Human Resources

Recruitment Phase

Interview

In an interview, we learn about a job candidate and the candidate learns about us.

  • The first step in narrowing your pool is reviewing resumes. Don’t review resumes alone; have your recruiter or someone else from the search committee help you.
  • Phone screens are an essential and efficient method of deciding who you would like to bring to campus.
  • It’s a good idea to conduct on-campus interviews in two rounds. Ideally, you’ll interview six to eight candidates in your first round, inviting two back for the final round.
  • Coworkers should take part in interviews. The more perspectives, the better.

Resume Review

Resume review is the first step in the process when you and at least one other person sort resumes based on your Top 10 characteristics. It’s all too easy to “fall in love with a resume” because of one or two attributes that may not even be in your Top 10, e.g. attending a liberal arts college, working at a competitor, or having a background similar to yours. It is important to be cognizant of your own biases at this stage so that you can defeat bias that is counterproductive to selecting the best resumes.

Phone Screens

Speaking on the phone with candidates before you invite them to campus is essential. You may conduct phone screens individually as candidates apply or conduct them all at once over a one or two day period. A phone screen is a 20-minute conversation in which you

  • hear the candidate speak aloud about why they want this position at Reed;
  • verify that the starting salary is acceptable to the candidate;
  • verify that the candidate is available to start when you want;
  • verify that you understand all the roles on their resume and why the candidate left each position;
  • tell the candidate a little about the job and increase their interest in the role;
  • allow the candidate to ask a few questions;
  • explain the next steps in the selection process.

Here is a sample phone screen outline. You are encouraged to type or write notes while you’re speaking with each candidate. You’ll typically conduct 10 to 15 phone screens per recruitment. Ideally, you’ll have the first-round interviews planned in advance, so if your phone screen is going well, you can invite the candidate on the spot.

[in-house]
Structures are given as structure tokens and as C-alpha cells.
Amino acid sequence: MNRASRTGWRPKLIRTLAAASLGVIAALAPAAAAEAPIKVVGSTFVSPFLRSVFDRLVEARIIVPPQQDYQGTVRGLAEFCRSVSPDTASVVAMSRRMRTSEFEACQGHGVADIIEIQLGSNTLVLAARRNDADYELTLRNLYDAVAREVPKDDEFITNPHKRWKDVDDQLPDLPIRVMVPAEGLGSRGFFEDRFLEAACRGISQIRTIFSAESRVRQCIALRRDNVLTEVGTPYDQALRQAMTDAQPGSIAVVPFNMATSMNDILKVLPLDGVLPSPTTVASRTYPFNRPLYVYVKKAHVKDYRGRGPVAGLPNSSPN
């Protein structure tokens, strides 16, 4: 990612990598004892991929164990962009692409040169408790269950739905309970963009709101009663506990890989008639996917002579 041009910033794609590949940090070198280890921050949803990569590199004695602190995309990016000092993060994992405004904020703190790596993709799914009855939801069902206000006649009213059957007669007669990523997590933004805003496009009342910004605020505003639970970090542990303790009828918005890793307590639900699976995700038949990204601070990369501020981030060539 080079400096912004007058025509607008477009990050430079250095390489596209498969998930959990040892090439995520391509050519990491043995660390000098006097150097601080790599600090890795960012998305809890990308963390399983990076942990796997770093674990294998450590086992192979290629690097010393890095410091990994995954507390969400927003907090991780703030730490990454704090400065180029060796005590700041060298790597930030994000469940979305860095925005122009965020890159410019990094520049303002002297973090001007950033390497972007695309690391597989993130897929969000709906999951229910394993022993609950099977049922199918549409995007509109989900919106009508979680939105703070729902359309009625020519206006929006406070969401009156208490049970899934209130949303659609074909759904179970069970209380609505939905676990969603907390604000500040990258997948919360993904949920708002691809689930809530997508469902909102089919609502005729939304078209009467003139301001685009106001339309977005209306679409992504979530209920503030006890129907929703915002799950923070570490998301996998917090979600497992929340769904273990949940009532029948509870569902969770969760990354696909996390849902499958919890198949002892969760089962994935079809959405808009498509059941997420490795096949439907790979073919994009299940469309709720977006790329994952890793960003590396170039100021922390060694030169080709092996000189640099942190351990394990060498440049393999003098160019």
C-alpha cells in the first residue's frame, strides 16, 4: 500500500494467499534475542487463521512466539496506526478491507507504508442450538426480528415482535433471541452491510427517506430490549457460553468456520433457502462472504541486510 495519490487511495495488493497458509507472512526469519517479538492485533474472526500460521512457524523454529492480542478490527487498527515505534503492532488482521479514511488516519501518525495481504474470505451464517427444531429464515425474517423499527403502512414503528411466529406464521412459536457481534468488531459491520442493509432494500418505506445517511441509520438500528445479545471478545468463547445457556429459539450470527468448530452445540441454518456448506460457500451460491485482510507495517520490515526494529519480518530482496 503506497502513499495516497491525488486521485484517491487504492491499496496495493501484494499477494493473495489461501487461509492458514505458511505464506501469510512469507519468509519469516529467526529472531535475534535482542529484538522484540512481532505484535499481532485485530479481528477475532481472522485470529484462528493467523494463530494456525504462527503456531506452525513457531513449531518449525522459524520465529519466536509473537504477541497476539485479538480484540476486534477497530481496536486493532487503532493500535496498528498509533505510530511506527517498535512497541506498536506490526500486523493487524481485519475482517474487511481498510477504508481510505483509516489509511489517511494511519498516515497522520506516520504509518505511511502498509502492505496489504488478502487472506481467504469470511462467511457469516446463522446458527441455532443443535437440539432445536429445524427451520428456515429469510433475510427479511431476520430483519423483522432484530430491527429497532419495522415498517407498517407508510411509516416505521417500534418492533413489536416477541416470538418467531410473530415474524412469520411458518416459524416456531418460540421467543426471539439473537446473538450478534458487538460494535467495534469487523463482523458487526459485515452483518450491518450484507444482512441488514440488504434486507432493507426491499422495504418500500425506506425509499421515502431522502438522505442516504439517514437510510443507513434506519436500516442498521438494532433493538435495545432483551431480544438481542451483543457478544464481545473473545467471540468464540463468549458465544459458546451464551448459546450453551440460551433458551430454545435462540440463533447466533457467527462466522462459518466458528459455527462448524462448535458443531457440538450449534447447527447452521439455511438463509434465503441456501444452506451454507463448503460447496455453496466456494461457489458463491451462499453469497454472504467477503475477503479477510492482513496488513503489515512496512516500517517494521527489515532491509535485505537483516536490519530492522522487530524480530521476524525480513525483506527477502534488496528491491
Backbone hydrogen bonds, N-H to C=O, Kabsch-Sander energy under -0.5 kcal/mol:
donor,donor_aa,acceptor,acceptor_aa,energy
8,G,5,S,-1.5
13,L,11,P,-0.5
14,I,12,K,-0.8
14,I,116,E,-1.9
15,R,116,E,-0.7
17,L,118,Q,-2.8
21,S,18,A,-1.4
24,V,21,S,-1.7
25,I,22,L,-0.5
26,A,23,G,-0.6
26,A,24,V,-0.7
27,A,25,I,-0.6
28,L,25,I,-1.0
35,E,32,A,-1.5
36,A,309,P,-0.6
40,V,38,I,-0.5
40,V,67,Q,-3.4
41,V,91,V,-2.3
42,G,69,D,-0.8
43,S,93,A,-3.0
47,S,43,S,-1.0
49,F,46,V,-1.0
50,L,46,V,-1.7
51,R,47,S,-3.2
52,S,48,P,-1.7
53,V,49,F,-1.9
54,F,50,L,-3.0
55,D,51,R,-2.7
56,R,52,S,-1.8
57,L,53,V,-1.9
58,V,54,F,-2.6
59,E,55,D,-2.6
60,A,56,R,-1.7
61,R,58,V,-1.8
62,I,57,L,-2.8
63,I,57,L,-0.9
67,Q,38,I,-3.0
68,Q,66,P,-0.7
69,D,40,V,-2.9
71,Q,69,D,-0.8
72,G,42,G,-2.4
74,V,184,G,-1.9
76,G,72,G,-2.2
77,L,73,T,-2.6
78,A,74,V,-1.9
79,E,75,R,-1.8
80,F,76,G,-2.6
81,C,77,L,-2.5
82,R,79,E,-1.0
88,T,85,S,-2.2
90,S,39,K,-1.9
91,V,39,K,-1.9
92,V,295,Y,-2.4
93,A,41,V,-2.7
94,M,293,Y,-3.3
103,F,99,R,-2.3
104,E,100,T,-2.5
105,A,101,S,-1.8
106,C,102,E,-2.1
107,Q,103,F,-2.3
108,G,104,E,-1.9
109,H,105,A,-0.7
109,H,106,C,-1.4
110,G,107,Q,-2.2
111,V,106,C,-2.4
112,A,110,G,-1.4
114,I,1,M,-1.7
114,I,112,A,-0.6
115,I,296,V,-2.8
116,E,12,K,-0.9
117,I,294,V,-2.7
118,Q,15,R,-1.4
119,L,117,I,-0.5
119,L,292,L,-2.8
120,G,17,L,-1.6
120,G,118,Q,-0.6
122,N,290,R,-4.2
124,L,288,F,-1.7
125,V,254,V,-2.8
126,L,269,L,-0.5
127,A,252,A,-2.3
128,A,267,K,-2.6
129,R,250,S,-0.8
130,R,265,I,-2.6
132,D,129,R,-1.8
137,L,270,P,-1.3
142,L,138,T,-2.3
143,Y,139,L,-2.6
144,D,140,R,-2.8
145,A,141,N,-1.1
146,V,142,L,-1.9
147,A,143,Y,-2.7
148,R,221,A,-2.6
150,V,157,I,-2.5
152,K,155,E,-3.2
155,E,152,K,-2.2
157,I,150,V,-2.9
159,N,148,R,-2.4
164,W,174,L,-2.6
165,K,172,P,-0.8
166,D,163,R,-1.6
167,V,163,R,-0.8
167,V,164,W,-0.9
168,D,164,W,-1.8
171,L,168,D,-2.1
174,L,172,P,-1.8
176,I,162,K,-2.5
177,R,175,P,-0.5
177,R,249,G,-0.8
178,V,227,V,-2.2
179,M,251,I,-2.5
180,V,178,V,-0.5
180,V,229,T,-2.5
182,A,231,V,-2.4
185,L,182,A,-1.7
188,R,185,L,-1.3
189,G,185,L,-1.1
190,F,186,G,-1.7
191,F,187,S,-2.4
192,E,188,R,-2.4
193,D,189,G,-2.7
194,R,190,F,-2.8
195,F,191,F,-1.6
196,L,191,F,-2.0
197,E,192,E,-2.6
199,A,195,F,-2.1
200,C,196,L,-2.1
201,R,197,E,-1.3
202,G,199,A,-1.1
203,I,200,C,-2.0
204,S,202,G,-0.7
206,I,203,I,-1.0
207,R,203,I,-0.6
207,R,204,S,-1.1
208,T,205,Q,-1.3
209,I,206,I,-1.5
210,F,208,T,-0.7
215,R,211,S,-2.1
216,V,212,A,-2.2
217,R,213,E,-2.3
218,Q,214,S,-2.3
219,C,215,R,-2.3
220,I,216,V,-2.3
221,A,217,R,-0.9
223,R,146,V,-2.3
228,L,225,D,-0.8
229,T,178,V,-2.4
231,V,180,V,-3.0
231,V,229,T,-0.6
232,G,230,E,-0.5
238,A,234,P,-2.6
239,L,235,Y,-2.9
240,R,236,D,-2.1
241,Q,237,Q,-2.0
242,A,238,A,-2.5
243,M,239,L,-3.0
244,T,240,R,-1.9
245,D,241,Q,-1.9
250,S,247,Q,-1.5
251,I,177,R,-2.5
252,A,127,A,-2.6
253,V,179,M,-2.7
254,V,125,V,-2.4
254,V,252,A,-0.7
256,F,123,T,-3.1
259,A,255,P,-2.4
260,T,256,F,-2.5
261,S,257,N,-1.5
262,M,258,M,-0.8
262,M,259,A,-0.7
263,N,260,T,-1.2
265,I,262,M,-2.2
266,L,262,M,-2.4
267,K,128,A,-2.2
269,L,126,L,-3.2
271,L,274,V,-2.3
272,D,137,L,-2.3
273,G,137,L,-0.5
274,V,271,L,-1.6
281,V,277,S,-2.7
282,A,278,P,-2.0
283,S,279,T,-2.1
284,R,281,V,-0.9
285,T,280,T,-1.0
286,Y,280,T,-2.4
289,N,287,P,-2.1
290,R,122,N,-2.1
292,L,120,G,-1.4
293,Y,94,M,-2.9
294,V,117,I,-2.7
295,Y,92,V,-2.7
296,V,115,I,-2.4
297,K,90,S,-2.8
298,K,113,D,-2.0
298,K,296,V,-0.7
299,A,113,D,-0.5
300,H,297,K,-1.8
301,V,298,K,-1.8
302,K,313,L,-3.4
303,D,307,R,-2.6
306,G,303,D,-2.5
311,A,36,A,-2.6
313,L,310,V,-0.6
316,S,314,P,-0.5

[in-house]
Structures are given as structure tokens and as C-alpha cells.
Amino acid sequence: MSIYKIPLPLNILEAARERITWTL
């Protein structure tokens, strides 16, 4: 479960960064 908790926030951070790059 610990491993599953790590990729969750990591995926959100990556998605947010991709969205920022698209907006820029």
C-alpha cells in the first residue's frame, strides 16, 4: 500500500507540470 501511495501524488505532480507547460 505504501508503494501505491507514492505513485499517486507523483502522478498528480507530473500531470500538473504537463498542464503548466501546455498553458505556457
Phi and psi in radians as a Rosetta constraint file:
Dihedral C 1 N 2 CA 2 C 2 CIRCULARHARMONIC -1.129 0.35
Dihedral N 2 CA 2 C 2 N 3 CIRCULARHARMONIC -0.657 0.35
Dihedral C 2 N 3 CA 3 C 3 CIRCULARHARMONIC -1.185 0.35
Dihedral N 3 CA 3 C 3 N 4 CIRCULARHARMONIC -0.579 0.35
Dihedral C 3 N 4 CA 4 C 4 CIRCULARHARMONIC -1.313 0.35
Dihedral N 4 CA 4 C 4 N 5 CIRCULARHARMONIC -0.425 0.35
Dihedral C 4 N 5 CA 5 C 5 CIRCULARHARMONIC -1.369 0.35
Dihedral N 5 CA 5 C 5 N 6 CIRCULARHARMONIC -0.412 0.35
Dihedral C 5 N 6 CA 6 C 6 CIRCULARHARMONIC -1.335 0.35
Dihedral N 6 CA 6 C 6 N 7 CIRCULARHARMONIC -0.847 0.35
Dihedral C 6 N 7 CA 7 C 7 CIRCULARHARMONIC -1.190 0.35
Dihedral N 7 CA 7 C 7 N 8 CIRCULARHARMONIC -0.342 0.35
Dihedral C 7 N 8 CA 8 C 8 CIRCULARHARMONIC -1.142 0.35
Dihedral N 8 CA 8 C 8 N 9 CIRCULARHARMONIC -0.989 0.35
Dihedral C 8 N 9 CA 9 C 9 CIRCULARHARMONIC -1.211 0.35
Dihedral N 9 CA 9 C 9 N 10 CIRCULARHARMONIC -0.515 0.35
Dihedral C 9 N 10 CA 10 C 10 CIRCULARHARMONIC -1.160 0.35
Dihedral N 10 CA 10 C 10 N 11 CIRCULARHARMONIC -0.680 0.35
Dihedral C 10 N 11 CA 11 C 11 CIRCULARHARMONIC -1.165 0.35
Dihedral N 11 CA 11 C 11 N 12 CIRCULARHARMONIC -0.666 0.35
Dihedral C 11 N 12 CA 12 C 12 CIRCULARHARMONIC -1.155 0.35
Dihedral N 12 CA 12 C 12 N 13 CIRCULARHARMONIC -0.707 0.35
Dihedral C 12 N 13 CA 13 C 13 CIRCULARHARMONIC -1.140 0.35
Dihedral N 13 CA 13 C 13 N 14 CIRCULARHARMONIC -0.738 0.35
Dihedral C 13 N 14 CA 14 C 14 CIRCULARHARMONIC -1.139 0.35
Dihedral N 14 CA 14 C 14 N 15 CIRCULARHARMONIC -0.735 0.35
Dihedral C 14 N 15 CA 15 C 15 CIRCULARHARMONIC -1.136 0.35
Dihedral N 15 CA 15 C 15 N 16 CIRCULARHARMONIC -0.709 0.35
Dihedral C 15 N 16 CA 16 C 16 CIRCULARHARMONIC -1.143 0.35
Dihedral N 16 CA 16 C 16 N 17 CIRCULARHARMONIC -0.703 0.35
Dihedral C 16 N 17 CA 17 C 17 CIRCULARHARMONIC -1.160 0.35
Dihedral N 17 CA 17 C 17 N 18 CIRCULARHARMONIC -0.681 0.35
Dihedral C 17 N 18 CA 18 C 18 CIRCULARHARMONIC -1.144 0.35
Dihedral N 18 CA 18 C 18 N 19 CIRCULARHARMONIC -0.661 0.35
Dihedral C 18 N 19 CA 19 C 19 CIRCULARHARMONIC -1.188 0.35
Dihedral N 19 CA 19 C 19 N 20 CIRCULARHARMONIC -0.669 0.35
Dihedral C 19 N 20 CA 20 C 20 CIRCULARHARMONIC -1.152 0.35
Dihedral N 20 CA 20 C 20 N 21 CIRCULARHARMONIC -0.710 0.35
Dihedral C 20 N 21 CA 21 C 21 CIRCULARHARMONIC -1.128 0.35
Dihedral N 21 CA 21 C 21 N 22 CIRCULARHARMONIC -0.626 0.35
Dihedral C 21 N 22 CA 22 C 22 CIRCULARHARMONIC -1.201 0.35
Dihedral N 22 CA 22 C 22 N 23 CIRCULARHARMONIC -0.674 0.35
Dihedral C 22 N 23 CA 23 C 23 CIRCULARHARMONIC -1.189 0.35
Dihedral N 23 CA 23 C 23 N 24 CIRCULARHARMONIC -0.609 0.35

First-Round Interviews

First-round interviews are your first chance to meet a candidate in person or online via Skype. It is at this step that you begin to collect evidence of the candidate’s Top 10 skills. Typically, you and one other member of the search committee will conduct these 45-minute, in-person interviews, and typically you’ll meet with six to eight candidates over a one or two day period.

Select three or four of your Top 10 characteristics and design interview questions to determine if the candidate possesses those skills. You are encouraged to ask behavior-based interview questions, which are predicated on the notion that a person’s past behavior is the best predictor of their future behavior. Behavior-based questions, such as “Tell me about a time when you solved a problem that no one asked you to solve,” stand in contrast to hypothetical questions, which often provide less evidence that a person possesses a skill.

Here is more information about the behavior-based interview technique, a list of sample questions, as well as interview questions for supervisors that can be used at either the first or second round interview.

Second-Round Interviews

After first rounds, you’ll select your top two (or sometimes three) candidates to invite for a second, or final, round interview. The second-round interview is much more comprehensive and its purpose is to collect detailed evidence of each of the Top 10 characteristics. This interview is critical to the candidate, too, as it provides a deeper understanding of the position, the people, and the challenges. Staff and faculty who work closely with this position should participate in second round interviews, not just members of the search committee.

A second-round interview day includes the opportunity to interact with the candidate in different settings such as one-on-one interviews, group interviews, a walking tour of campus, and lunch or coffee with coworkers. Here is a sample interview schedule.

The hiring manager’s challenge during this step is organizing your interviewers so that interviewers are well-prepared and questions are coordinated. There should be some planned overlap, as more than one interviewer should cover each of the Top 10. You will invite your interviewers to coordinate their questions by collaborating on a Google doc.

Here are some other tips:

  • Put your candidate at ease during the interview. All of us perform best under less stress, and we want to see the candidate at their best. Phone the candidates ahead of time to talk about what they should expect during the final interview day. Email a schedule ahead of time, even if it’s not final.
  • Don’t be surprised if you are also feeling anxious about interviewing. This is a high-stakes decision that you're making.
  • Allow time at the end of each interview for the candidate to ask questions. A candidate’s questions are illustrative of their understanding of the position.
  • No more than five in a group interview. Interviewers need to be directly engaged in the conversation, otherwise they are spectators. If you need to, add additional interviews to the schedule.
  • Meet with your candidates for an exit interview at the end of the day to see what they learned, to hear their questions, and to explain next steps.
  • Ask only job related questions. It is inappropriate to ask questions that would elicit information about race, color, sex, religion, national origin/ethnicity, birthplace, age, disability, marital/family status or pregnancy. Should you obtain this information, it is against the law to use it in your decision.

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